Near the end of a hastily assembled press conference Thursday about a face-mask dispute that ended with a restaurant worker being stabbed, Police Chief Gary Ratliff almost pleaded with residents to follow rules businesses set or just take their business elsewhere.
Ratliff cautioned residents that police would charge people who refused to mask up or leave businesses with criminal trespass.
But it shouldn’t ever have to go that far, a tired Ratliff, called in from vacation on short notice, said.
“It’s just a very polarizing situation where some folks don’t believe that there should be masks and others do,” Ratliff said.
Ratliff’s call for de-escalation came as violent encounters over mask-wearing appear to be on the rise across the state and nation.
Although stabbings and shootings connected to the mask debate date back to the beginning of mask mandates, Texas Gov. Greg Abbott’s decision to revoke a requirement to wear face coverings in public places might aggravate a bad situation, said Wendy Parmet, director of the Center for Health Policy and Law at Northeastern University.
“Decisions by public leaders to lift mandates can have an important symbolic effect,” Parmet said. “Lifting the mandate messages that masks aren’t necessary.”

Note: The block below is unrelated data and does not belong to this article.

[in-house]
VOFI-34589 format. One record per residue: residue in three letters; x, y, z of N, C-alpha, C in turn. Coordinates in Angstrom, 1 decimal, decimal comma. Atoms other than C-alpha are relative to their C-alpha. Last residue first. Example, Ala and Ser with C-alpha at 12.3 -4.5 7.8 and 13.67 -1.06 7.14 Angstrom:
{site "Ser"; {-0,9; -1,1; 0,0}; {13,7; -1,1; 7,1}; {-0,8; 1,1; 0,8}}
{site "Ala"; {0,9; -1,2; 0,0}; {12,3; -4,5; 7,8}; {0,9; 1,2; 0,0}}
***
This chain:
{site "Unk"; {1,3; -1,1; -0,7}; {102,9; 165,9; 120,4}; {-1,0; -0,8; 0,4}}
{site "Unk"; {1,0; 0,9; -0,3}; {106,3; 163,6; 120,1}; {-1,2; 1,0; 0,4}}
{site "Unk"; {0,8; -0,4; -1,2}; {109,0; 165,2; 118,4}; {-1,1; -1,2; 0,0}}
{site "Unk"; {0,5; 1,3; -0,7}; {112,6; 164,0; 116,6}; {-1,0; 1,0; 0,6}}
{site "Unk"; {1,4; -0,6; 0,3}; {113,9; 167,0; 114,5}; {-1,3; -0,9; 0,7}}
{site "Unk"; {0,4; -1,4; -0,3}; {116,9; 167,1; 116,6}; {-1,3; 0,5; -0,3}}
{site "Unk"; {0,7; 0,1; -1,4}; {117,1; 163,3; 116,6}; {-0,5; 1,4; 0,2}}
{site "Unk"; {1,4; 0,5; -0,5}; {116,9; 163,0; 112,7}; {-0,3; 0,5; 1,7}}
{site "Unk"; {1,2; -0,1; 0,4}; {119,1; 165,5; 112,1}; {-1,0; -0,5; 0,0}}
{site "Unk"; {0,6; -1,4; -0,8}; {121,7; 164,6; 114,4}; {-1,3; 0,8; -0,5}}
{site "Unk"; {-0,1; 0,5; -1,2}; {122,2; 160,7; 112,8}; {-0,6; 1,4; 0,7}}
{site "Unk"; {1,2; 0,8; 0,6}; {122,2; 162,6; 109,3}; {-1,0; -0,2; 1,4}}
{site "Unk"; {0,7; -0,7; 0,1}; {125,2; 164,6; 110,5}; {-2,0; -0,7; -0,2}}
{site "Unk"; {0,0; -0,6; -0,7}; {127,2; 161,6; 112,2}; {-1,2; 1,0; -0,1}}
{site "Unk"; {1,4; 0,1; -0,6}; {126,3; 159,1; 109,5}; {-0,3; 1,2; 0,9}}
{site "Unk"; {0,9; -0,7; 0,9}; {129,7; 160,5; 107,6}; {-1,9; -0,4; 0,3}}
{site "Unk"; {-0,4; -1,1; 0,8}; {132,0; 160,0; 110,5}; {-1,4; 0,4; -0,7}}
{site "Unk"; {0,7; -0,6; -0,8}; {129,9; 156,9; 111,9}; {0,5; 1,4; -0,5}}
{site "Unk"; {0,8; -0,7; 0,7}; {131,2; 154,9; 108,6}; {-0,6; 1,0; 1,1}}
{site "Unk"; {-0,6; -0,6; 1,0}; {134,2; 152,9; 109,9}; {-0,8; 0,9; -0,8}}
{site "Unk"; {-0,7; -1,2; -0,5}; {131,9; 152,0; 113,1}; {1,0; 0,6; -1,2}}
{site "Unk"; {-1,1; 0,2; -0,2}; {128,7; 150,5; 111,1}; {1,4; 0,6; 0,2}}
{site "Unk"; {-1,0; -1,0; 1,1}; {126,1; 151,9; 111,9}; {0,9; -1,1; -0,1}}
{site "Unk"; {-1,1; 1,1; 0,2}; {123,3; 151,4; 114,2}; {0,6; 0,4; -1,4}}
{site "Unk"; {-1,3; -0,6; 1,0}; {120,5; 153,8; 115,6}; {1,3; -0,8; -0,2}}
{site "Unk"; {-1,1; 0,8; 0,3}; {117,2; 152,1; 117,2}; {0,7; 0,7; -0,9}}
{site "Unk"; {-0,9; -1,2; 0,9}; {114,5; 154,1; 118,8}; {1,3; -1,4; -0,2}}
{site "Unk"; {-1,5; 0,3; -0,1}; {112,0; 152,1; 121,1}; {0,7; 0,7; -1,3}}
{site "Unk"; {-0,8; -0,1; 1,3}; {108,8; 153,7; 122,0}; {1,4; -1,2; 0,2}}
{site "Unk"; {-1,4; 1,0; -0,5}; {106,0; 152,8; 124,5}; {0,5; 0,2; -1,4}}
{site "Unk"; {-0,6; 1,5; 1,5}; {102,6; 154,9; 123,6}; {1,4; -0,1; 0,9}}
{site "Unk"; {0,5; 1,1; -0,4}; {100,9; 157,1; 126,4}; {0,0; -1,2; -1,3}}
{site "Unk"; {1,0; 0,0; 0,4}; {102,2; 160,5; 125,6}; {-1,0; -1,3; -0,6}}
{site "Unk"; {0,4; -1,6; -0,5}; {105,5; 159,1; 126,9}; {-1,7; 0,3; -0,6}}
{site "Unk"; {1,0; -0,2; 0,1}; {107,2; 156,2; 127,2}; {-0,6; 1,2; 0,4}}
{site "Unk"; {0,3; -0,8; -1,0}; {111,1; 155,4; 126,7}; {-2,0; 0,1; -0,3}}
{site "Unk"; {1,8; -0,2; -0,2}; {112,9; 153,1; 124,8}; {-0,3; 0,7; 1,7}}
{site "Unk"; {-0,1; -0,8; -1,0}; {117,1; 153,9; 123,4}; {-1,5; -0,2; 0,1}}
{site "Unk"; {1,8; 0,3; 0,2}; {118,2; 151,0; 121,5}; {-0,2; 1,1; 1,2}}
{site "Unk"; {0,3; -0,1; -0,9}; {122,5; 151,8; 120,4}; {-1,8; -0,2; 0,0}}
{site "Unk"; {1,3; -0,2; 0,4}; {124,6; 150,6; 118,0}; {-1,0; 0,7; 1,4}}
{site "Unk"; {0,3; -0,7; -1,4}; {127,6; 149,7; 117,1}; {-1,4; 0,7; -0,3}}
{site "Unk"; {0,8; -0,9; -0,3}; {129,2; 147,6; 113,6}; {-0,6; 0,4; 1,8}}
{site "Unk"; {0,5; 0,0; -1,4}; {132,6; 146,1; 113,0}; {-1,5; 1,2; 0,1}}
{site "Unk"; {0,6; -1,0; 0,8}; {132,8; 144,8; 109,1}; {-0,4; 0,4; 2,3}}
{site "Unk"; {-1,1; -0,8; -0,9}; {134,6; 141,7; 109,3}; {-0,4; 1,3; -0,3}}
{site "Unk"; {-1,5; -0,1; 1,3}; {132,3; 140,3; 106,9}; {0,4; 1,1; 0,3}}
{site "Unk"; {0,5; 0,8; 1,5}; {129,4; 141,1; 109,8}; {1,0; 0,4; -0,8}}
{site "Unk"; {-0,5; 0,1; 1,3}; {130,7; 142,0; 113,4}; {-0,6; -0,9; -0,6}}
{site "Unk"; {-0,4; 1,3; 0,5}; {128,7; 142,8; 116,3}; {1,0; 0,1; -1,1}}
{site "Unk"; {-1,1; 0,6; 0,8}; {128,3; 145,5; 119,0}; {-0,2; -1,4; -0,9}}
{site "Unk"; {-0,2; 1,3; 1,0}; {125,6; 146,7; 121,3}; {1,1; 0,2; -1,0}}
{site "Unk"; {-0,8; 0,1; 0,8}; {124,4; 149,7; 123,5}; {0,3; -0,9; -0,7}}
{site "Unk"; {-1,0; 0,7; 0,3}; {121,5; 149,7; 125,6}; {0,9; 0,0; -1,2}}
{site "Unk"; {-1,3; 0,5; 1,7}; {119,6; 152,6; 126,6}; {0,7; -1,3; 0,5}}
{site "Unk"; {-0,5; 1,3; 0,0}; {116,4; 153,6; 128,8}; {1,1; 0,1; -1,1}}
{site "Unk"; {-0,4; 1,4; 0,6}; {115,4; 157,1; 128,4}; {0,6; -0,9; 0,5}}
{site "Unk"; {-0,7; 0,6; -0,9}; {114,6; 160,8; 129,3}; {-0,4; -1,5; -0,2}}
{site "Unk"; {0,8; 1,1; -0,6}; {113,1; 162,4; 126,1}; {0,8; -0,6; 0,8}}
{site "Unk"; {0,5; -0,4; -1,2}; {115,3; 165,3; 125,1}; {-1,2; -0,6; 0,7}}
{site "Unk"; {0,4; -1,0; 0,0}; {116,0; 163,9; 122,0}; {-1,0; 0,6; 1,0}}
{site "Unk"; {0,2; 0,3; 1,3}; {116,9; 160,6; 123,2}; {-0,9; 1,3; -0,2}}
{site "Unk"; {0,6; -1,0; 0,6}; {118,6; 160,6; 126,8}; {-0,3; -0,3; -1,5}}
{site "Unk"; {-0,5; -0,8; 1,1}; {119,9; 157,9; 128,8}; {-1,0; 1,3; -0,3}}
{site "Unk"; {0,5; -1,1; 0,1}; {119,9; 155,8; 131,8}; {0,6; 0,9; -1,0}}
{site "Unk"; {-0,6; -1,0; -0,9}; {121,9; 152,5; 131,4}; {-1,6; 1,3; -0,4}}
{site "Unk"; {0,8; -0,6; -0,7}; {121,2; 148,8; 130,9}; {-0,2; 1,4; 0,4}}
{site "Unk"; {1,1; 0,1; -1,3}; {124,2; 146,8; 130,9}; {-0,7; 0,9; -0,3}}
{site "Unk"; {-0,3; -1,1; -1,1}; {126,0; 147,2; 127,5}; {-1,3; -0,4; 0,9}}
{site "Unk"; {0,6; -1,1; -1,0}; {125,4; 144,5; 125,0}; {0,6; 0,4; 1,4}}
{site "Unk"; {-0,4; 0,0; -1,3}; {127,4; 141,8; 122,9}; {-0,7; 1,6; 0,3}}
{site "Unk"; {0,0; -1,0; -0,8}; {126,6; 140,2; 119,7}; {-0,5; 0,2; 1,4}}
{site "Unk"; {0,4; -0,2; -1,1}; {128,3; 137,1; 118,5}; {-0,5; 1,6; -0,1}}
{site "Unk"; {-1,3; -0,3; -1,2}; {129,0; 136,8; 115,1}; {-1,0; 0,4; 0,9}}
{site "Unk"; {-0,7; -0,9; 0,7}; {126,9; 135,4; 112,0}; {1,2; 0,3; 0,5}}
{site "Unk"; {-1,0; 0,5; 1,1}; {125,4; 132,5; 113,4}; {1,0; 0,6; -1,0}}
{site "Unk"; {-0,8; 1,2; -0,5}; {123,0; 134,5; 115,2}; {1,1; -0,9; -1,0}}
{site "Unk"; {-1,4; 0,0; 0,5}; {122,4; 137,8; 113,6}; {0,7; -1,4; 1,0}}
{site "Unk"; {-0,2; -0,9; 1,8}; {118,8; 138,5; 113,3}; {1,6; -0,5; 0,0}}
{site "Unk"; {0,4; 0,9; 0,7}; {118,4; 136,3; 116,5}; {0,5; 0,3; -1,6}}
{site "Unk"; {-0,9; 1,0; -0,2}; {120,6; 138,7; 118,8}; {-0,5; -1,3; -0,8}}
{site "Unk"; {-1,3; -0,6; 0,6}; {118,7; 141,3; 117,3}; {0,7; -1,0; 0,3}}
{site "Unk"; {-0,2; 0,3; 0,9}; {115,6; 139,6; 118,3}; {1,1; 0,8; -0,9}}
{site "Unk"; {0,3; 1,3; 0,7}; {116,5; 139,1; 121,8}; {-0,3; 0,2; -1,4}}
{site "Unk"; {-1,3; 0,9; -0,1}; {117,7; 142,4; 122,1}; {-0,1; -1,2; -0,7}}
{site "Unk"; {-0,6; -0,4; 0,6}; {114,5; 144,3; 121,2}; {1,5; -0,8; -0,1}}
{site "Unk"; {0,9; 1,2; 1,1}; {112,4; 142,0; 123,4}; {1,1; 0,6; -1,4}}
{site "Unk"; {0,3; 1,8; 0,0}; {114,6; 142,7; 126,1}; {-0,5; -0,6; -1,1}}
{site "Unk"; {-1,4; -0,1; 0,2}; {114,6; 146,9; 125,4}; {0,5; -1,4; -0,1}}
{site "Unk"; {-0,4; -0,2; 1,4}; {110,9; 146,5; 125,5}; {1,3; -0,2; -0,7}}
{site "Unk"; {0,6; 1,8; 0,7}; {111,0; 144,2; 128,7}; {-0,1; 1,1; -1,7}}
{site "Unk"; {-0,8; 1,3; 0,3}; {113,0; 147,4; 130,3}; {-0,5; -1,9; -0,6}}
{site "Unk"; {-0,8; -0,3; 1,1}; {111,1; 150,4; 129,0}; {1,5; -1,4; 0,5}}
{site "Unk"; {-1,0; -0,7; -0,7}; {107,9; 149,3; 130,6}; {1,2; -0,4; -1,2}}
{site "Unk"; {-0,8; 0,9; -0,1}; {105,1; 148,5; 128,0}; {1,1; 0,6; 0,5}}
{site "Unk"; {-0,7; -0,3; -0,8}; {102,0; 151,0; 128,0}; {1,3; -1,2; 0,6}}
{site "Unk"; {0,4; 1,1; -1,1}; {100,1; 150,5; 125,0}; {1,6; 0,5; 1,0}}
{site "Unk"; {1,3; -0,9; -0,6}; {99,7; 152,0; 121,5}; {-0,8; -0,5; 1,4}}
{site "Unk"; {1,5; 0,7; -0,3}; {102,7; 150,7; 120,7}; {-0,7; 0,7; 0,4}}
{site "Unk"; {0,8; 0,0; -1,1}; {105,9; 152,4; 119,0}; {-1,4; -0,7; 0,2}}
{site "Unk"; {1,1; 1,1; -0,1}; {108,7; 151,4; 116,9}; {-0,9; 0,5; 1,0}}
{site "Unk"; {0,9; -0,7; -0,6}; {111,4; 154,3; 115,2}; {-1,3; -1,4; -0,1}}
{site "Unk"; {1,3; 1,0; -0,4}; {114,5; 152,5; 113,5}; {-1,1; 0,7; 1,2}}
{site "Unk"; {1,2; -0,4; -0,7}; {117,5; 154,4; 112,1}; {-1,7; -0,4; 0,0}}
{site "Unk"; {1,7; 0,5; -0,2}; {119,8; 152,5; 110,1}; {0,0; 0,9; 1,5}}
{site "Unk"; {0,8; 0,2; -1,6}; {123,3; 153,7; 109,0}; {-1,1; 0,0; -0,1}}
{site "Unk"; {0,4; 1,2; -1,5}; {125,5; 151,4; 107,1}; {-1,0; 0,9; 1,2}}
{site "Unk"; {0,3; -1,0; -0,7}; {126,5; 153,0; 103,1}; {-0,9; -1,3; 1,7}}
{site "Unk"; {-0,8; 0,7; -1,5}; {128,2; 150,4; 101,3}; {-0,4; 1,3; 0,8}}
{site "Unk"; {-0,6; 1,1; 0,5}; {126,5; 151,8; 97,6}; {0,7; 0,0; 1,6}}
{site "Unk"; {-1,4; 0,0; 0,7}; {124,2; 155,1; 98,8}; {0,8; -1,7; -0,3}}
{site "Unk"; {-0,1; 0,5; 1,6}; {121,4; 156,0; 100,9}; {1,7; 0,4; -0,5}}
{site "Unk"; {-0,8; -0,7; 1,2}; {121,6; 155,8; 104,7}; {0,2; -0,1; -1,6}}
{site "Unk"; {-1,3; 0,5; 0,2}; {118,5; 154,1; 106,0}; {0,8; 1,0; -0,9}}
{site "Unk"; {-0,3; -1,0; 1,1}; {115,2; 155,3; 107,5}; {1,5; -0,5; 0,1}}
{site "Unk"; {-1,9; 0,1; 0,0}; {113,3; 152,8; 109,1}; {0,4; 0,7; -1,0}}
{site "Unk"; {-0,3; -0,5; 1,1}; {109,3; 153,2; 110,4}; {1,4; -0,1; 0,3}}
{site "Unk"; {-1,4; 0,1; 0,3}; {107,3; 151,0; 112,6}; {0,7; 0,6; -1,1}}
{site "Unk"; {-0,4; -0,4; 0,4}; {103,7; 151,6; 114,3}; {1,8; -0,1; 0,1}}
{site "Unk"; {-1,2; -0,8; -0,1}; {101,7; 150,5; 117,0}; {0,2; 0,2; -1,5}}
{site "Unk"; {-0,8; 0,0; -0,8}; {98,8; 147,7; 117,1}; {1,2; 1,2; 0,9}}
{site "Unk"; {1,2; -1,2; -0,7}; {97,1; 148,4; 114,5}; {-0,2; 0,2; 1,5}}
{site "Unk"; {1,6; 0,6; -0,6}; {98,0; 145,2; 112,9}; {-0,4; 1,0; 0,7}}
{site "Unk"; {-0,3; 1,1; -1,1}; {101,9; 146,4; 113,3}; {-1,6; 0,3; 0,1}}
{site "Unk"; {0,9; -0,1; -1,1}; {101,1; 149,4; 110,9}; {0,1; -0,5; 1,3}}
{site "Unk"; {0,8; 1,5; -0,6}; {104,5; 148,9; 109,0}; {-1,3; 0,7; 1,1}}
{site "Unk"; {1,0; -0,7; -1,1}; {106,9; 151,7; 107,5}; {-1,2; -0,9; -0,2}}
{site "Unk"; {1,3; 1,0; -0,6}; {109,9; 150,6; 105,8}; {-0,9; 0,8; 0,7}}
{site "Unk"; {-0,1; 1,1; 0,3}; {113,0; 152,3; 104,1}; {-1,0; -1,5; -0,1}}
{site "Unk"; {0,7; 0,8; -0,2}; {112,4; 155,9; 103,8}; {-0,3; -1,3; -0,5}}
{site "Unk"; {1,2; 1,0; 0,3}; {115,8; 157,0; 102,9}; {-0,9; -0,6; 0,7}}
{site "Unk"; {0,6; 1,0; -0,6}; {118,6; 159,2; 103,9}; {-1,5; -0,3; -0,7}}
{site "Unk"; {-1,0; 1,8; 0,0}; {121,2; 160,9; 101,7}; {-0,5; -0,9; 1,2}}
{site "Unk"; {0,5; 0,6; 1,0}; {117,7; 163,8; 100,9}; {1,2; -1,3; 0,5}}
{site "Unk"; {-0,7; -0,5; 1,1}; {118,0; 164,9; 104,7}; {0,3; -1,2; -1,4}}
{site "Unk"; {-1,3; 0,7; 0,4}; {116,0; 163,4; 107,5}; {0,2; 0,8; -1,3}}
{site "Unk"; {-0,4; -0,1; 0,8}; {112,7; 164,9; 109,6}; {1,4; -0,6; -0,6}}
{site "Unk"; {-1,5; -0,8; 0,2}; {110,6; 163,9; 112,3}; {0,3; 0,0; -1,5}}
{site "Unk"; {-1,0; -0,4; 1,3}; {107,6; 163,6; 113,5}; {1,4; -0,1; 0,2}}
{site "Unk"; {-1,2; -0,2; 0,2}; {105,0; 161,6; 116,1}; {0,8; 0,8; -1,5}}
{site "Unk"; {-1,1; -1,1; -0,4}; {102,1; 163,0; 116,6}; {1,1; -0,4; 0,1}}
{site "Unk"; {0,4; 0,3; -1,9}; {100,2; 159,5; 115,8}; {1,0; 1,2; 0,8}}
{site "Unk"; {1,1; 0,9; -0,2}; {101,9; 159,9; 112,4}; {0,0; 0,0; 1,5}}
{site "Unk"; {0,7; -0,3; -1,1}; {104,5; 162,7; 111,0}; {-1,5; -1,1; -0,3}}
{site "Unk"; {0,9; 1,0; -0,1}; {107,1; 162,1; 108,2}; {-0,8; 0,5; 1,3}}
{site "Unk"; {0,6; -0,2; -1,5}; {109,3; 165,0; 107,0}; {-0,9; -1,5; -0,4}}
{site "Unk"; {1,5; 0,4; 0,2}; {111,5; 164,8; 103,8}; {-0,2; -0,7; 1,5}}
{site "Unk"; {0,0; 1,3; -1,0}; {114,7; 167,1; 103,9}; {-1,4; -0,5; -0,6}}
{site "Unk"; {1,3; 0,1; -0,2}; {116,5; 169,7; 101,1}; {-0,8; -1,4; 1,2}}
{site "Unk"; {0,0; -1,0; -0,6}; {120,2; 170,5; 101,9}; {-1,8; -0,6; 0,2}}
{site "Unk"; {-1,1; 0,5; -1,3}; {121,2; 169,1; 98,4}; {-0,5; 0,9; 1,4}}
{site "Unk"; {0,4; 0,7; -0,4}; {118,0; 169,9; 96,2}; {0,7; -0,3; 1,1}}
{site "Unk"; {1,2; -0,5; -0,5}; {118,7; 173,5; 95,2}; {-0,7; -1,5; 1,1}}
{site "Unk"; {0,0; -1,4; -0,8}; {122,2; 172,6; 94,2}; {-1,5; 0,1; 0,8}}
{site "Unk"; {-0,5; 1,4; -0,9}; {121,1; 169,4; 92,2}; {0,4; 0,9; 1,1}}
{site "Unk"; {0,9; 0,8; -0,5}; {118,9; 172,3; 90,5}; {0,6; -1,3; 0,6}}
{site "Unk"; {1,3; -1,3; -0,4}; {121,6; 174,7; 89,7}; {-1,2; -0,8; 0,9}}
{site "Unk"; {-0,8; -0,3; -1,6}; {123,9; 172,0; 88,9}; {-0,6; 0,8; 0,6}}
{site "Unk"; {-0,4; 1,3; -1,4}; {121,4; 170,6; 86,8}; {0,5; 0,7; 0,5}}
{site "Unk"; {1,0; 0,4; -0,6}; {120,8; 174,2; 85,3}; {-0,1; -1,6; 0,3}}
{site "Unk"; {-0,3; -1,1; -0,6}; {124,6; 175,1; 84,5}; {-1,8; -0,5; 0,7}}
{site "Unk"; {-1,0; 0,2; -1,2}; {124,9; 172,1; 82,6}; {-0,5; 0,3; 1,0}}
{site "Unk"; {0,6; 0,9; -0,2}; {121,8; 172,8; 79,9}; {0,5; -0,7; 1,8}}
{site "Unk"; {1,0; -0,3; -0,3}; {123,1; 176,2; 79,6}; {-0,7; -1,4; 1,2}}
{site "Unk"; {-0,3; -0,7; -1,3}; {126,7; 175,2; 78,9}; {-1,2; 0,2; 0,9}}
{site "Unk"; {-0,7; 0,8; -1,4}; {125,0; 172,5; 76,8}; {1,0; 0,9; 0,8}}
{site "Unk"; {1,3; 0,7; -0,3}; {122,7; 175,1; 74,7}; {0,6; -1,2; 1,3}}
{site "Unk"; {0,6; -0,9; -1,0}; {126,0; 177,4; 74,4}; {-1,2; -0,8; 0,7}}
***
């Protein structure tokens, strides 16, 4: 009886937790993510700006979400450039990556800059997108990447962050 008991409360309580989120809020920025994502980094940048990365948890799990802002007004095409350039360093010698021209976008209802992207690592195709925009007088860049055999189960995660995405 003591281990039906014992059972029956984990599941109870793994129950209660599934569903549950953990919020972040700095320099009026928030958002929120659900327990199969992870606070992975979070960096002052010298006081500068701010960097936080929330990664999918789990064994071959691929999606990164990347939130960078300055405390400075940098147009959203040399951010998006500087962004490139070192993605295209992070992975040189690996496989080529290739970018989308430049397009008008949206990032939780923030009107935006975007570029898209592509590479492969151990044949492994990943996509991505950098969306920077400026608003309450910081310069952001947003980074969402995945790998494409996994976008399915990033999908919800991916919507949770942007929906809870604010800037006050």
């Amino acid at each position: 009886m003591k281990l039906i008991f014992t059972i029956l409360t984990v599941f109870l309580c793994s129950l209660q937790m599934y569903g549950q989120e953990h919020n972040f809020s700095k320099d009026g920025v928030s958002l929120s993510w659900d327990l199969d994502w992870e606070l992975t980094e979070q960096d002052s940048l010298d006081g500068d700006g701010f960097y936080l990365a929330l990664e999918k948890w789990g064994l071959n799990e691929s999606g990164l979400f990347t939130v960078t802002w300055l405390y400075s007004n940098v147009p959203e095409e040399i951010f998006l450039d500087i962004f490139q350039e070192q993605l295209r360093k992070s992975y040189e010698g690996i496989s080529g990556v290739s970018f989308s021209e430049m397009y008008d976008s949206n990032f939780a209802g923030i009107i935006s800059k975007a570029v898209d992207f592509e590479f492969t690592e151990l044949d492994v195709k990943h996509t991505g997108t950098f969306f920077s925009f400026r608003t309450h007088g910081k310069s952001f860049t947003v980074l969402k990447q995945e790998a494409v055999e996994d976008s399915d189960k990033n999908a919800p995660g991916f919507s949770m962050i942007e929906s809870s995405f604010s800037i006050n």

And people angry about having to wear masks can now blame local businesses and, by extension, employees charged with enforcing store rules, instead of the government, Parmet said.
“Thus, businesses are now forced to face the brunt of anger over masking,” she said. “This puts business owners and their employees in a terrible bind. They want to keep customers, and themselves, safe. But other customers are blaming them for mask requirements.”
Abbott on March 10 lifted statewide mandates requiring masks in public places but emphasized that businesses could decide on their own pandemic rules about requiring masks on their premises.
League City Mayor Pat Hallisey on Friday echoed many of Ratliff’s words, expressing disappointment at the fever pitch people have reached over mask- wearing.
Conflict over mask- wearing has become common enough that the U.S. Centers for Disease Control and Prevention in September issued guidance about how to avoid workplace violence associated with COVID-19 prevention policies.
The guidance calls on businesses to clearly post pandemic-related policies, provide employee training on threat recognition and conflict resolution, install additional security systems and provide options to customers that minimize contact, among other guidelines.
Wendy Morgan, who owns The Admiralty, 2221 Strand St. in Galveston, was so concerned about possible encounters with customers after Abbott’s decision, she considered hiring security for her businesses, she said.
“It’s horrifying to me that some people feel so strongly about a piece of cloth,” she said.
Most people have been happy to comply with store policy requiring masks, however, she said. Employees have only had to ask about two people to leave.
While those customers haven’t been happy, they’ve left peacefully, Morgan said.
League City police still were searching Friday for James Henry Schulz, 53, in connection to the stabbing of a shift manager at Jack in the Box late Wednesday, Ratliff said.